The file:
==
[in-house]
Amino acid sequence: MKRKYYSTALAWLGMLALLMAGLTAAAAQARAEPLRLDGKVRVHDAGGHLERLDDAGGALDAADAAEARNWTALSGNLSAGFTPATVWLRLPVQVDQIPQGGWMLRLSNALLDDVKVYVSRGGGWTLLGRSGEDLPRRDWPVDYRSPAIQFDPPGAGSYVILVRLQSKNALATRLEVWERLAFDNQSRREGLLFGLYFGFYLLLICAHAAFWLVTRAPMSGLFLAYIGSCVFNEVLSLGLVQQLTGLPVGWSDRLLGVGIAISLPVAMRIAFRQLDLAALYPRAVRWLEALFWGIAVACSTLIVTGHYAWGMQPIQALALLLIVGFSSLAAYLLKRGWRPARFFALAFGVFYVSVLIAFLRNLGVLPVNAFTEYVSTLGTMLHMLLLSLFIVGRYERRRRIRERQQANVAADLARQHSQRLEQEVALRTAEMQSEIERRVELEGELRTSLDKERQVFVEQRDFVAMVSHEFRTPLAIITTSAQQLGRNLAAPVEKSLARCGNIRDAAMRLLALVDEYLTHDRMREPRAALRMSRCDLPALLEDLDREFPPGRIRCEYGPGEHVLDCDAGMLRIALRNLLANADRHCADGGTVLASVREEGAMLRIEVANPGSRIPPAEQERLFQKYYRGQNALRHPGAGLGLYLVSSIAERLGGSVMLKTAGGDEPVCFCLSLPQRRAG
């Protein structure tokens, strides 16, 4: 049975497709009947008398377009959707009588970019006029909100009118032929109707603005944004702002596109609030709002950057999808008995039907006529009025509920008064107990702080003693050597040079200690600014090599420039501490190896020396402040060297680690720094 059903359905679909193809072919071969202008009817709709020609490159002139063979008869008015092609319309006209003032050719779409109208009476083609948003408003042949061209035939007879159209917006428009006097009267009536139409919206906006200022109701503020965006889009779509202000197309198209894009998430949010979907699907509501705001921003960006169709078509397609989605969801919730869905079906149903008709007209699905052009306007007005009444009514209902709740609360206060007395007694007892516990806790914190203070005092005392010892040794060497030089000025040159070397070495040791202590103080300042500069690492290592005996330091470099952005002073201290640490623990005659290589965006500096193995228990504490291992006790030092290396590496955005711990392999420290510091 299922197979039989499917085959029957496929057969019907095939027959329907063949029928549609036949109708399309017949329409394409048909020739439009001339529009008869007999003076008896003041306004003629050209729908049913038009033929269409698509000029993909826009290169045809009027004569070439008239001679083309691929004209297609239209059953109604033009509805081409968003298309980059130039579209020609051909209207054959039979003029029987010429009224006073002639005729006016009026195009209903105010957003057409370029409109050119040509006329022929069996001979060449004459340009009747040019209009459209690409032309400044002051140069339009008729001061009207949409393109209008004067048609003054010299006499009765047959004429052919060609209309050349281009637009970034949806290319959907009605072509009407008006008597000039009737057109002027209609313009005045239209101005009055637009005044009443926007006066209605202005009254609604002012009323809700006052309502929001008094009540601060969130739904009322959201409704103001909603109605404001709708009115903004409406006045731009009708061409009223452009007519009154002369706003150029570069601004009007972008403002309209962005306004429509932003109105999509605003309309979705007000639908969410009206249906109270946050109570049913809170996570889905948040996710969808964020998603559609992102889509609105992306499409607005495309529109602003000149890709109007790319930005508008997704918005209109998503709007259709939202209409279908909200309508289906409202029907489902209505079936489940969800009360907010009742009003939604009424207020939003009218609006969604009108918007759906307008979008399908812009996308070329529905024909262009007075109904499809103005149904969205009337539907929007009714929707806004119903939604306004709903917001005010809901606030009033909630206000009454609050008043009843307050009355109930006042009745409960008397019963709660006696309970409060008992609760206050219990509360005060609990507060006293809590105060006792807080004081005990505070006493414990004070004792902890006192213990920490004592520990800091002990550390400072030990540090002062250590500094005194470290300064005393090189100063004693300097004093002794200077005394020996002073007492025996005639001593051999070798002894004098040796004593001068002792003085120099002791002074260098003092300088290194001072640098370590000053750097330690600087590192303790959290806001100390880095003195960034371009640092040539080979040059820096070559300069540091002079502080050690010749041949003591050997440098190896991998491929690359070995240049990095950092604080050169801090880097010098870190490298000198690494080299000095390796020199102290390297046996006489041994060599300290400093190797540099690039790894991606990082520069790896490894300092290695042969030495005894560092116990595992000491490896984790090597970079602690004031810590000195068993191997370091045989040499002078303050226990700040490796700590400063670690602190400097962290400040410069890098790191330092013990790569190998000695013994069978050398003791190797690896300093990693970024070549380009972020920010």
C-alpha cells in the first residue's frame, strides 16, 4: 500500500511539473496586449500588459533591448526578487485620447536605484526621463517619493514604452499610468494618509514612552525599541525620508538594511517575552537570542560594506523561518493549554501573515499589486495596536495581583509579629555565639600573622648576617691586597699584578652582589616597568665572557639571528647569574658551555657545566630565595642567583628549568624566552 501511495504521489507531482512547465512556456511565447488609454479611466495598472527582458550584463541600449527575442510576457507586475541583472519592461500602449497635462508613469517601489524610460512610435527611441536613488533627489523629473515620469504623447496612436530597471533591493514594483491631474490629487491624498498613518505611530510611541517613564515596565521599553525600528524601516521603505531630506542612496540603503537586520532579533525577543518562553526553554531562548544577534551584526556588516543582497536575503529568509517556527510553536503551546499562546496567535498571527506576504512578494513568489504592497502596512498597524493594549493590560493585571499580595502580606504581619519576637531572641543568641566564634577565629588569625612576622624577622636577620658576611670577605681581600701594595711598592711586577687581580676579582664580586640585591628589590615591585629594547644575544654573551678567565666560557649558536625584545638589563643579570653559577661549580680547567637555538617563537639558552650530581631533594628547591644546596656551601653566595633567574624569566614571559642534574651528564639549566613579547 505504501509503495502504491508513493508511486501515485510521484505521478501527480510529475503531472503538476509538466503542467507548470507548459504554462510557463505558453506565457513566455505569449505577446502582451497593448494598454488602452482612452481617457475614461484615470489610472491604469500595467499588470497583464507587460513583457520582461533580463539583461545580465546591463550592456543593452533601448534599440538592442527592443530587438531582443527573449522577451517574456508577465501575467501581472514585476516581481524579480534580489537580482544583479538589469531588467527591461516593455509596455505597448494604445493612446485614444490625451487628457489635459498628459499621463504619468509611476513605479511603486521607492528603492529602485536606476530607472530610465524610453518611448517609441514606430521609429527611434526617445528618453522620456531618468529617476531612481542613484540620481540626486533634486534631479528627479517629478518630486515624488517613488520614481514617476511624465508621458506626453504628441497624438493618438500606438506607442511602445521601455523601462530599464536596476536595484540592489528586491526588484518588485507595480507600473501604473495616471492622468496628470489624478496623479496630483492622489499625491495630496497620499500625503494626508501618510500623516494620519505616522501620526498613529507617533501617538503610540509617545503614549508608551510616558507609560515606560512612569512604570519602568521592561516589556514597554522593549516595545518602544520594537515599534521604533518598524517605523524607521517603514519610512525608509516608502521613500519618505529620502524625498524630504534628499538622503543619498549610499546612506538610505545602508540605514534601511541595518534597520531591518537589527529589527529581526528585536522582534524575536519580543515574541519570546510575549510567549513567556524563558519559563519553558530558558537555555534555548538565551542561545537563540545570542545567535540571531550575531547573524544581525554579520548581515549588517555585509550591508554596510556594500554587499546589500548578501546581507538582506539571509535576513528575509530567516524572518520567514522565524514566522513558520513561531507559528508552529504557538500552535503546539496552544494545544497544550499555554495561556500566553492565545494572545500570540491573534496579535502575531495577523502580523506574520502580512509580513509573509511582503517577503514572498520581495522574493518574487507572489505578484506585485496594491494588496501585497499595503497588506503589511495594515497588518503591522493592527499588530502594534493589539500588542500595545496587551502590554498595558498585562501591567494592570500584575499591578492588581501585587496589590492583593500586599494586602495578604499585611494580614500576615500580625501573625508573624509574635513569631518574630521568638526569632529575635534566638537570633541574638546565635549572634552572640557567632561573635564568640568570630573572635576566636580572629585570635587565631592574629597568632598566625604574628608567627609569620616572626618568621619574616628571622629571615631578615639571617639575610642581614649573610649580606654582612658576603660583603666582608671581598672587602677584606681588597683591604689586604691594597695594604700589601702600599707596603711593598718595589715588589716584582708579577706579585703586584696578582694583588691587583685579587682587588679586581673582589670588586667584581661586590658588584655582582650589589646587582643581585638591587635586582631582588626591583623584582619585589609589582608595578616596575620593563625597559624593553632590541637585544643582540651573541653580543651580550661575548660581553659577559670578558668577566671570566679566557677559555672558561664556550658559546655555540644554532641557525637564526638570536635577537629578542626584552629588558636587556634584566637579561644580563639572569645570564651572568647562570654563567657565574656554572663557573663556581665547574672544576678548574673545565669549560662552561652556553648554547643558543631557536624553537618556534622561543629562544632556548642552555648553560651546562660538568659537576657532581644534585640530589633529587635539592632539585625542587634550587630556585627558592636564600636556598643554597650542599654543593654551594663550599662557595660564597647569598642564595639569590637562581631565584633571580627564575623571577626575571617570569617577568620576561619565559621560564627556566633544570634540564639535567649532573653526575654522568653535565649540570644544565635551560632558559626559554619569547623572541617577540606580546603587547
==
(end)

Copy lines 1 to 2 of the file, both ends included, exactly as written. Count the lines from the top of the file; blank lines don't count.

[in-house]
Amino acid sequence: MKRKYYSTALAWLGMLALLMAGLTAAAAQARAEPLRLDGKVRVHDAGGHLERLDDAGGALDAADAAEARNWTALSGNLSAGFTPATVWLRLPVQVDQIPQGGWMLRLSNALLDDVKVYVSRGGGWTLLGRSGEDLPRRDWPVDYRSPAIQFDPPGAGSYVILVRLQSKNALATRLEVWERLAFDNQSRREGLLFGLYFGFYLLLICAHAAFWLVTRAPMSGLFLAYIGSCVFNEVLSLGLVQQLTGLPVGWSDRLLGVGIAISLPVAMRIAFRQLDLAALYPRAVRWLEALFWGIAVACSTLIVTGHYAWGMQPIQALALLLIVGFSSLAAYLLKRGWRPARFFALAFGVFYVSVLIAFLRNLGVLPVNAFTEYVSTLGTMLHMLLLSLFIVGRYERRRRIRERQQANVAADLARQHSQRLEQEVALRTAEMQSEIERRVELEGELRTSLDKERQVFVEQRDFVAMVSHEFRTPLAIITTSAQQLGRNLAAPVEKSLARCGNIRDAAMRLLALVDEYLTHDRMREPRAALRMSRCDLPALLEDLDREFPPGRIRCEYGPGEHVLDCDAGMLRIALRNLLANADRHCADGGTVLASVREEGAMLRIEVANPGSRIPPAEQERLFQKYYRGQNALRHPGAGLGLYLVSSIAERLGGSVMLKTAGGDEPVCFCLSLPQRRAG